- Knee pain
- Patellar tendonitis
What body parts can be targeted with Stretching?
Stretching is great because it can apply to any area of the body where range of motion and flexibility exists. Stretching releases tension and pain. It creates a more relaxing environment for you. Stretching is a great exercise, whether you use it with acupuncture or alone. Stretching can be done almost everywhere on the body. Let’s break it down:
- Upper arm
- Upper back
- Shoulder area
- Lower back
- Abdominal area
Stretching: The Bottom Line
Stretching exercises can greatly help a person experiencing pain in certain areas. Stretching opens the body, increases circulation, increases range of motion, and increases flexibility. Stretching can be used after an acupuncture treatment or massage in order to maximize results. Your practitioner may stretch you on the table and they may also provide you with stretching exercises to do at home.
How can you find Stretching in Raleigh, North Carolina?
If you’re searching for a practitioner who provides acupuncture and stretching in Raleigh, North Carolina, you’ll want to find someone with experience, qualifications, and compassion. Look no further than Acupuncture Pain and Stress Center. Our goal since 2010 has been to provide quality and compassionate acupuncture and other holistic services like Dry Needling, Guasha, Tuina Massage, Stretching, Cupping, and Orthopedic Movements in Raleigh, NC and the surrounding areas. Much like the balance that acupuncture and Stretching provide for your body, we provide our patients with balanced care: the highest quality healthcare, while at the same time focusing on compassionate services that treat you, the patient, with holistic, individualized treatment.
Acupuncture Pain and Stress Center for all of your Cupping needs
Hi, I’m Jim Eleczko, the founder of Acupuncture Pain and Stress Center and it’s my mission to provide you with compassionate, whole-person care using holistic treatments, including Acupuncture, Dry Needling, and Tunia Massage. I’m a board-certified and licensed Acupuncturist practicing since 2010 in Raleigh, North Carolina. I love that I get to wake up every day to make meaningful changes in my patient’s lives. I’ve seen first hand the changes that Acupuncture can make.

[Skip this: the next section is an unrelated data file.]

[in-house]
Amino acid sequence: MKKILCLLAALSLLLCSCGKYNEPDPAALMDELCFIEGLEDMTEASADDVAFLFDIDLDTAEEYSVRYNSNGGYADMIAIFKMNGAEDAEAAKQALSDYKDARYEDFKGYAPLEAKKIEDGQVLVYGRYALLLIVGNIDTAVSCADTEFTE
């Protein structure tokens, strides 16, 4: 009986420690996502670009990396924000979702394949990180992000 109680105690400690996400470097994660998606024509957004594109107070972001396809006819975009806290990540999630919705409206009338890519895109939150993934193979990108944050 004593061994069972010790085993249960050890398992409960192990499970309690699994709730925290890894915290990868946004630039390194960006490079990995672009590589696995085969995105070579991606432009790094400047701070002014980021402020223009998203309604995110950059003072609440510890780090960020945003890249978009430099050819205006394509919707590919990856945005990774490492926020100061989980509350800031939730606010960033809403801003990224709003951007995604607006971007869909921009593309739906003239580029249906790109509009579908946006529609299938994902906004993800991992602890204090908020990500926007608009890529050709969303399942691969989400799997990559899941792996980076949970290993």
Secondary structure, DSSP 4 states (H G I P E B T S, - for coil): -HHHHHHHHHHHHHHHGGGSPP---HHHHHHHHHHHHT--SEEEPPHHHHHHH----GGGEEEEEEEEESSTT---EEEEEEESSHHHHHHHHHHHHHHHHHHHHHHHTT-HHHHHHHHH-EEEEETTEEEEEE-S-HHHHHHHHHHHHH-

As a teen I suffered from allergies and my father suggested that I try Acupuncture to calm the symptoms. It worked – and left a lasting impression on me! Now I offer Acupuncture and other treatments to help people with a variety of issues, including anxiety, migraines, fibromyalgia, and more. Our other treatments include Dry Needling, Guasha, Cupping, Stretching, Orthopedic Movements, Electroacupuncture and Therapeutic Exercises.
Here’s a bit more about me and my qualifications: I studied the 4-year program at Jung Tao School of Classical Chinese Medicine and continue to travel multiple times a year to study with my mentor, Andrew Nugent-Head. I also studied under Dr. Ed Garbacz, M.D. LAc and spent a year working and studying under Dr. Bonnie Walker, M.D. LAc. I have also done extensive post-graduate studies in acupuncture, nutrition, herbal medicine from lectures of acupuncturists like Dr. Nguyen Van Nghi, Dr. Tran Viet Dzung, Matt Callison, and Edward Obaidey.
Get in touch with me by calling (919) 260-4104. I’d be happy to answer your questions and get you booked for an appointment today!